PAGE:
By Lisa Dion, LPC, RPT-S
It happened again. I was wrapping up my two-day conference teaching play therapists all about Synergetic Play Therapy, and I cried. I cry almost every time.
The tears seem to come right about the time that I tell my students, “Thank you for showing up and giving me a place where I can be me, doing what I love doing more than anything.” And every time I find myself struck by the bigness of the moment and the widening of my heart that seems to follow.
In a culture that is constantly trying to get us to be something we aren’t, having moments where we truly get to be ourselves is nothing short of extraordinary. I find these moments when I teach.
I’m not the only one changed and inspired by the idea of authenticity. These courses change our students, too. When I ask them what they learned from our time together, someone inevitably says, “I got permission to be myself.” My heart swells each time I hear this.
I often look out into the audience when I teach to find tears in my student’s eyes. Maybe they see their own vulnerability in me? Maybe they recognize the moments in their own lives when they too have allowed themselves to be authentic? Maybe they found a heart connection with another person? Whatever it may be, the power of authenticity and its impact continually moves me.
Authenticity hasn’t always come easily for me. Born a twin, I always compared myself to my sibling and found it confusing to establish a separate identity. I can’t remember a time growing up where I wasn’t trying to be someone I wasn’t on some level.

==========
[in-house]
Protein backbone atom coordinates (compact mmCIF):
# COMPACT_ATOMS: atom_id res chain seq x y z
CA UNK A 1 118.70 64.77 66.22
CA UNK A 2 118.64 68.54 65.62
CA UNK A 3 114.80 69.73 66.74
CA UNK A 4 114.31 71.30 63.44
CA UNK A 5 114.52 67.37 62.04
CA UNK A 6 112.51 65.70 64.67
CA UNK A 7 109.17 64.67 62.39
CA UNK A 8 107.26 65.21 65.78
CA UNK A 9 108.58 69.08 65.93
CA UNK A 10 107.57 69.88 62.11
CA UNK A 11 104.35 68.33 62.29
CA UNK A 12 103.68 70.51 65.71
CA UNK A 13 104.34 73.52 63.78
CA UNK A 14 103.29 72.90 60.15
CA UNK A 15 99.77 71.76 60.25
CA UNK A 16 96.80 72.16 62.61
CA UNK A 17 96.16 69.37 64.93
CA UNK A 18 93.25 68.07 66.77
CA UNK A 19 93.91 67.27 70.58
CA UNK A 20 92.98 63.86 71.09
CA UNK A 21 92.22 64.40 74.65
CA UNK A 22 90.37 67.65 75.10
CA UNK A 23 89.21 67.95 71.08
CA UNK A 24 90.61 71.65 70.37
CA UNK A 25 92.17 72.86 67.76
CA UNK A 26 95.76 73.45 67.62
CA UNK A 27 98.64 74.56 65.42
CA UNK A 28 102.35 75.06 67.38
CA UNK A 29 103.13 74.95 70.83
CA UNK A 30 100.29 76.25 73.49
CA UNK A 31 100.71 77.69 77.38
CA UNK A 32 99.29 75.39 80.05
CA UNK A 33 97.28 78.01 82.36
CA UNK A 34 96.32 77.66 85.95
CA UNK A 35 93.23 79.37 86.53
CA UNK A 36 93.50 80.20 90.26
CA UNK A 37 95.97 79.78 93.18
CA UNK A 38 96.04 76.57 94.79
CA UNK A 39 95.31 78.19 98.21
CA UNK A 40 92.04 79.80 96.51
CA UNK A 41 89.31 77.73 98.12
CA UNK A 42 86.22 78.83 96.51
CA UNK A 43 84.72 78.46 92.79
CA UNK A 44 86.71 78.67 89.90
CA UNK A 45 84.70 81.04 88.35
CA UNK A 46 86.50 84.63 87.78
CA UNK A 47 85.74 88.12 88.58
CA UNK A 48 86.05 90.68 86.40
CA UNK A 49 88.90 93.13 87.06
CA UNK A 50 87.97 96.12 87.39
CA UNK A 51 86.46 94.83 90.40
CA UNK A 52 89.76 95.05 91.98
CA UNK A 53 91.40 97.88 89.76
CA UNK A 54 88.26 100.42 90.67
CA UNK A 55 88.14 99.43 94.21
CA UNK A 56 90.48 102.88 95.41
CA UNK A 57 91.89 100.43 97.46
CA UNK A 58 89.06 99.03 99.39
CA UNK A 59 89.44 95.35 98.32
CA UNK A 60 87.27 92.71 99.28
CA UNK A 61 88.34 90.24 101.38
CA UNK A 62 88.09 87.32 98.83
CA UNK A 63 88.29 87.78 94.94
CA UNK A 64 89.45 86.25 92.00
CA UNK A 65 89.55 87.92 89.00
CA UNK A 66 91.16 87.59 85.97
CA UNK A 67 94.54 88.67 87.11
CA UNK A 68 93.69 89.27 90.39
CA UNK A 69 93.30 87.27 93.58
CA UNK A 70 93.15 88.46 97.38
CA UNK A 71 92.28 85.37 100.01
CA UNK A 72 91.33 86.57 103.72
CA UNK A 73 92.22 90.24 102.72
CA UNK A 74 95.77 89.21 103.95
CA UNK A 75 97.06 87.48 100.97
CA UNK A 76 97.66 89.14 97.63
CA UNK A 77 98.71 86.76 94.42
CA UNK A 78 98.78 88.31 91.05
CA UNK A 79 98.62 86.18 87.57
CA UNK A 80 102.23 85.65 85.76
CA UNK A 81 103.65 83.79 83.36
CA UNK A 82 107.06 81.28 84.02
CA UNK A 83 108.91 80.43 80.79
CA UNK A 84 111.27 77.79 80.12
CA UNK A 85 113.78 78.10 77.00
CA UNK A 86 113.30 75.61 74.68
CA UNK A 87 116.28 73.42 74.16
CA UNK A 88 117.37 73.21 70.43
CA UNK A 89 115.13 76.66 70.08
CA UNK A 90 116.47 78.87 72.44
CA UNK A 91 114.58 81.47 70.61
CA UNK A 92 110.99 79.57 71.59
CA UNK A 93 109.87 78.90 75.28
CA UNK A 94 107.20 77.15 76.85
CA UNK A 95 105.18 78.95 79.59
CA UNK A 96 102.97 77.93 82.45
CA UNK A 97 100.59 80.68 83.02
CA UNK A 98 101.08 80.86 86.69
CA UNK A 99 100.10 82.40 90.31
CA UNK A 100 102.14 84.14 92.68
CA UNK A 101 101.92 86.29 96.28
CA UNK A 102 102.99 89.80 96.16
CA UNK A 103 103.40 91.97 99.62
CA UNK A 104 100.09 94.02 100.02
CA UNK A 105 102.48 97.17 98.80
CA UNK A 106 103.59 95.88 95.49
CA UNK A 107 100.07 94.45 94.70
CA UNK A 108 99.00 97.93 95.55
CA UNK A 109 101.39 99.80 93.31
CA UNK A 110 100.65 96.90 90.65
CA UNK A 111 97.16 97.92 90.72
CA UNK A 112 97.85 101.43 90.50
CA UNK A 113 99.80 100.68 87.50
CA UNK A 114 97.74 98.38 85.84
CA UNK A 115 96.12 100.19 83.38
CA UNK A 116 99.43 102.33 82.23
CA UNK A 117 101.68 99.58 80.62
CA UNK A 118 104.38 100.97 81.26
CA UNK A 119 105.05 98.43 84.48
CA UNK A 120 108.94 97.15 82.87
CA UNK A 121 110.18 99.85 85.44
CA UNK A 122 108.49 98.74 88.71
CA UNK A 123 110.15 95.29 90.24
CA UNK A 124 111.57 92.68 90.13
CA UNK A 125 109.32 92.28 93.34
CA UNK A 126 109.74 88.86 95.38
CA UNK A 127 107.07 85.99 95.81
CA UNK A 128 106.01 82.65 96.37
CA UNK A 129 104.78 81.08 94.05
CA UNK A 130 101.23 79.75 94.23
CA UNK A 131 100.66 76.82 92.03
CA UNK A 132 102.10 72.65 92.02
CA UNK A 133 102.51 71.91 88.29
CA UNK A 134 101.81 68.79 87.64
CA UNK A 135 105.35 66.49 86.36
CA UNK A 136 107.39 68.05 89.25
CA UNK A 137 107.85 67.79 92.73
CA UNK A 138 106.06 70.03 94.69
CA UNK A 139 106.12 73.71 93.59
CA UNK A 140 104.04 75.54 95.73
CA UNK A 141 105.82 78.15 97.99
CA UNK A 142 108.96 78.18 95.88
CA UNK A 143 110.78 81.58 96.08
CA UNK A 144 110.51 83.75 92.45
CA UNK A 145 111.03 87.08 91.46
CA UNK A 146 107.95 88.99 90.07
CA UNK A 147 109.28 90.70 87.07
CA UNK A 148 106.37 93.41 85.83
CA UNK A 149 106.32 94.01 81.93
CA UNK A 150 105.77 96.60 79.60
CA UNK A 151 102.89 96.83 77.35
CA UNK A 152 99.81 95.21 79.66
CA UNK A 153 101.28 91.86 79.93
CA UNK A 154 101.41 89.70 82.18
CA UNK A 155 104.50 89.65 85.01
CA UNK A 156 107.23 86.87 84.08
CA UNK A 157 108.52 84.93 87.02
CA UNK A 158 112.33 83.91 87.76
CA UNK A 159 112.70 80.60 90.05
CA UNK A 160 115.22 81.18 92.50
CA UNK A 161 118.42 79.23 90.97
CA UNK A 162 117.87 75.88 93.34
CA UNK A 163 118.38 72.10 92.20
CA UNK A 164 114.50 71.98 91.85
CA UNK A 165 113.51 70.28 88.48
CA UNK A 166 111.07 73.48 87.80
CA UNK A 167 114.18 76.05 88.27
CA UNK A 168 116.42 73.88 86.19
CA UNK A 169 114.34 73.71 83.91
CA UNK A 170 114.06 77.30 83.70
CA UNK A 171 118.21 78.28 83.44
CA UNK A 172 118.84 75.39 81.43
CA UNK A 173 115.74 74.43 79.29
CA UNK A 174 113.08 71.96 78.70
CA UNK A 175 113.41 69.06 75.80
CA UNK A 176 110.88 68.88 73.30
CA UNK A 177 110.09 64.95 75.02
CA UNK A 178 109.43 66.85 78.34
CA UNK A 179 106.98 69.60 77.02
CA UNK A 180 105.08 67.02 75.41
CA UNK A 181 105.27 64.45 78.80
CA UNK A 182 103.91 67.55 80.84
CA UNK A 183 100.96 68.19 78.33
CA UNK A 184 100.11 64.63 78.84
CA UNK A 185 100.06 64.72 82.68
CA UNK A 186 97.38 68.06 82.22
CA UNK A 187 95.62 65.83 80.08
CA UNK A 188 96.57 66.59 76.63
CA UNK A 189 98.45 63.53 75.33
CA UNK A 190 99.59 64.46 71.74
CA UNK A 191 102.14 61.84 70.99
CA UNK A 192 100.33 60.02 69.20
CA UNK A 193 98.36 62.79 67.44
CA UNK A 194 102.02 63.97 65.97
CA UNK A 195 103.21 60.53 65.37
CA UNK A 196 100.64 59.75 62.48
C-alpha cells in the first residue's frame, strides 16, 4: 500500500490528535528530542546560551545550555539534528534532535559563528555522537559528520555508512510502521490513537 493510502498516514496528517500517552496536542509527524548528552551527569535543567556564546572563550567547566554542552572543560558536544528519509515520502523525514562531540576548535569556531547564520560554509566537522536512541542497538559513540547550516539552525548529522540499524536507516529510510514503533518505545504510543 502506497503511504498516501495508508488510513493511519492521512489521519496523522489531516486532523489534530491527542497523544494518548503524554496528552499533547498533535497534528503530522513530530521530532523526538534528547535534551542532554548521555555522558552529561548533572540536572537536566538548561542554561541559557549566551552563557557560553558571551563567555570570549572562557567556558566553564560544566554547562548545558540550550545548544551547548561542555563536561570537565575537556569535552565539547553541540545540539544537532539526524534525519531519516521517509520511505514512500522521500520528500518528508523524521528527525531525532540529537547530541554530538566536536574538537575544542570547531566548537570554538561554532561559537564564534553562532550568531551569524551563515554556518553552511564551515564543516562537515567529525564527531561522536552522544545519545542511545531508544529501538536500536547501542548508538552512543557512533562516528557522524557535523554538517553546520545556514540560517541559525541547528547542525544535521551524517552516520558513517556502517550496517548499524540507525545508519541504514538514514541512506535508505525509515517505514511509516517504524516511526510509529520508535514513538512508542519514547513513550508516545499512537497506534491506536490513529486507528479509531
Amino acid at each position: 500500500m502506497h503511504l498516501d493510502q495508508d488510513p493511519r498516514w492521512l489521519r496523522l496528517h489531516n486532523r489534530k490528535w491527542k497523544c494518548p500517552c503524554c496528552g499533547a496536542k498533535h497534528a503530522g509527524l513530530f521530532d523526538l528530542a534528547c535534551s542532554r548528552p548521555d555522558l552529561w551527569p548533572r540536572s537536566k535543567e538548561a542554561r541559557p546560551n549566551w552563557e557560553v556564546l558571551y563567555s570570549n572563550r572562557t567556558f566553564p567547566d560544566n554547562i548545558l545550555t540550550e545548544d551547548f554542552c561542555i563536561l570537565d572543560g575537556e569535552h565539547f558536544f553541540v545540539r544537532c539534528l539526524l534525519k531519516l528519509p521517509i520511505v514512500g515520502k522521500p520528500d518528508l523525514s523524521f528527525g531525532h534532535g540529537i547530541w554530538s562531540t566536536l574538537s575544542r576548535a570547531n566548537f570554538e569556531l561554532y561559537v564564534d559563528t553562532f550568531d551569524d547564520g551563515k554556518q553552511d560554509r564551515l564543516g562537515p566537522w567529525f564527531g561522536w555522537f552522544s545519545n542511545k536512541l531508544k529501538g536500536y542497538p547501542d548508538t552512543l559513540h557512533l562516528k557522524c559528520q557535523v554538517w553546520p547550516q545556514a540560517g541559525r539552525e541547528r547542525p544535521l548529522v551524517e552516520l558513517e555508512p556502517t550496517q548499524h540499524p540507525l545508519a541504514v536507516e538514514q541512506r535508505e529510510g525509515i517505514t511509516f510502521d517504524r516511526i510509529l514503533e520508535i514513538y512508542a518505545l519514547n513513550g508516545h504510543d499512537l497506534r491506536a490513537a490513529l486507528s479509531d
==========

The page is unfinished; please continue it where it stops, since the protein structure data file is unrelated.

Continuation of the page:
By the time I reached my late twenties, I felt exhausted. I spent my life morphing to people’s expectations of me and had no real clue who I really was. And my life showed it. I struggled in my marriage, and my health deteriorated until doctors diagnosed me with adrenal fatigue. Depression set in, and I felt lost.
But hitting rock bottom at 29 helped inspire a dramatic change in my life. There, I found myself, and birthed my authenticity. Ten years later I can look back and say, “Thank you.” I got the message.
The irony is that authenticity is hard. It’s hard to be ourselves, especially when we face the possibility of rejection, disappointing others or losing opportunities and or relationships. I feared not being good enough and rejection.
Yet, I have discovered that trying to be someone else causes far more pain than trying to be good enough in another person’s eyes. I now see that the ultimate rejection is me rejecting myself.
I see my students struggle with this. They try so hard to do things “right.” They try to become the therapists that they think they “should” be. As a result, they become disillusioned, burned out and their hearts are filled with doubt. They lose themselves.
In those moments when I saw a tear in their eyes or when I heard them express gratitude and relief that they just got permission to be themselves, I can’t help but hope that maybe they caught a glimpse of their own perfection. Maybe for a just a few moments they realized that they were strong, capable and brilliant. Maybe they saw that the greatest gift they could give a client or others in their life is just being themselves. Maybe their hearts opened and for a moment they no longer felt lost. Maybe they heard that little voice inside that said, “You are perfect just the way you are.”
Check out our previous blog post, “Authenticity in the Playroom,” an excerpt from “Integrating Extremes: Aggression and Death in the Playroom.” In this post, Lisa Dion, LPC, RPT-S, shares a story about how her authenticity in the playroom helped both her and her client to regulate their nervous systems.